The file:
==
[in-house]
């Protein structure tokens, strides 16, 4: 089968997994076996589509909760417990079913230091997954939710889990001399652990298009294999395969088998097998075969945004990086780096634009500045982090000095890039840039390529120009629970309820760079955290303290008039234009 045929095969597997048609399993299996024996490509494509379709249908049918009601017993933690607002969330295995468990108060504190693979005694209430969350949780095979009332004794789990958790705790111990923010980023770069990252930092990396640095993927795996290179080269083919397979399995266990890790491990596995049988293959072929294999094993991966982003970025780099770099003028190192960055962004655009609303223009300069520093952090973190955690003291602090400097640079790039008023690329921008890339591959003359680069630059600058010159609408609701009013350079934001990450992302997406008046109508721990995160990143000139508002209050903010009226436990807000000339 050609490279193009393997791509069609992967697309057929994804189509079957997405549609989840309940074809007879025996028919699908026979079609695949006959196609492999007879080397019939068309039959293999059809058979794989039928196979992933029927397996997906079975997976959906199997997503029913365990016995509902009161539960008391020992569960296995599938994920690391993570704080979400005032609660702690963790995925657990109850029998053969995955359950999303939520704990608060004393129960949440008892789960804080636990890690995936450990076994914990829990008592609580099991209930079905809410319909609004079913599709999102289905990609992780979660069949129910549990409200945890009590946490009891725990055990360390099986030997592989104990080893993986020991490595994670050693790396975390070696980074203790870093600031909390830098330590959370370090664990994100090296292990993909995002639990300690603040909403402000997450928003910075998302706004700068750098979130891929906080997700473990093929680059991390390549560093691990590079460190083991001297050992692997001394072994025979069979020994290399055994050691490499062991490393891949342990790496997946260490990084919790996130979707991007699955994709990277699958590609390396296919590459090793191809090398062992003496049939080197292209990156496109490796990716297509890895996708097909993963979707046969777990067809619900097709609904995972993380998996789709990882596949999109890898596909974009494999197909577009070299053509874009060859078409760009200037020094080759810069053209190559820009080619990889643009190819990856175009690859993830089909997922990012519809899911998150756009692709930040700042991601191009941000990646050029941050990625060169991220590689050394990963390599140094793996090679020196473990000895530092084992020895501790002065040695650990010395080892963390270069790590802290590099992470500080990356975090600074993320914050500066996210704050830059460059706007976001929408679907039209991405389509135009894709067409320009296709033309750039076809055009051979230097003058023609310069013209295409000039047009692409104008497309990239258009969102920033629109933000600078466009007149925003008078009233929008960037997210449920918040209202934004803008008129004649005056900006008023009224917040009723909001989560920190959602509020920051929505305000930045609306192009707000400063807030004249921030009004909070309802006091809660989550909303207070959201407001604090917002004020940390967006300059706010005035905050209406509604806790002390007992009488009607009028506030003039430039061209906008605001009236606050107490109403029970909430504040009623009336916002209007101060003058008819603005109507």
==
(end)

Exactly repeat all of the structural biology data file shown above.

[in-house]
């Protein structure tokens, strides 16, 4: 089968997994076996589509909760417990079913230091997954939710889990001399652990298009294999395969088998097998075969945004990086780096634009500045982090000095890039840039390529120009629970309820760079955290303290008039234009 045929095969597997048609399993299996024996490509494509379709249908049918009601017993933690607002969330295995468990108060504190693979005694209430969350949780095979009332004794789990958790705790111990923010980023770069990252930092990396640095993927795996290179080269083919397979399995266990890790491990596995049988293959072929294999094993991966982003970025780099770099003028190192960055962004655009609303223009300069520093952090973190955690003291602090400097640079790039008023690329921008890339591959003359680069630059600058010159609408609701009013350079934001990450992302997406008046109508721990995160990143000139508002209050903010009226436990807000000339 050609490279193009393997791509069609992967697309057929994804189509079957997405549609989840309940074809007879025996028919699908026979079609695949006959196609492999007879080397019939068309039959293999059809058979794989039928196979992933029927397996997906079975997976959906199997997503029913365990016995509902009161539960008391020992569960296995599938994920690391993570704080979400005032609660702690963790995925657990109850029998053969995955359950999303939520704990608060004393129960949440008892789960804080636990890690995936450990076994914990829990008592609580099991209930079905809410319909609004079913599709999102289905990609992780979660069949129910549990409200945890009590946490009891725990055990360390099986030997592989104990080893993986020991490595994670050693790396975390070696980074203790870093600031909390830098330590959370370090664990994100090296292990993909995002639990300690603040909403402000997450928003910075998302706004700068750098979130891929906080997700473990093929680059991390390549560093691990590079460190083991001297050992692997001394072994025979069979020994290399055994050691490499062991490393891949342990790496997946260490990084919790996130979707991007699955994709990277699958590609390396296919590459090793191809090398062992003496049939080197292209990156496109490796990716297509890895996708097909993963979707046969777990067809619900097709609904995972993380998996789709990882596949999109890898596909974009494999197909577009070299053509874009060859078409760009200037020094080759810069053209190559820009080619990889643009190819990856175009690859993830089909997922990012519809899911998150756009692709930040700042991601191009941000990646050029941050990625060169991220590689050394990963390599140094793996090679020196473990000895530092084992020895501790002065040695650990010395080892963390270069790590802290590099992470500080990356975090600074993320914050500066996210704050830059460059706007976001929408679907039209991405389509135009894709067409320009296709033309750039076809055009051979230097003058023609310069013209295409000039047009692409104008497309990239258009969102920033629109933000600078466009007149925003008078009233929008960037997210449920918040209202934004803008008129004649005056900006008023009224917040009723909001989560920190959602509020920051929505305000930045609306192009707000400063807030004249921030009004909070309802006091809660989550909303207070959201407001604090917002004020940390967006300059706010005035905050209406509604806790002390007992009488009607009028506030003039430039061209906008605001009236606050107490109403029970909430504040009623009336916002209007101060003058008819603005109507």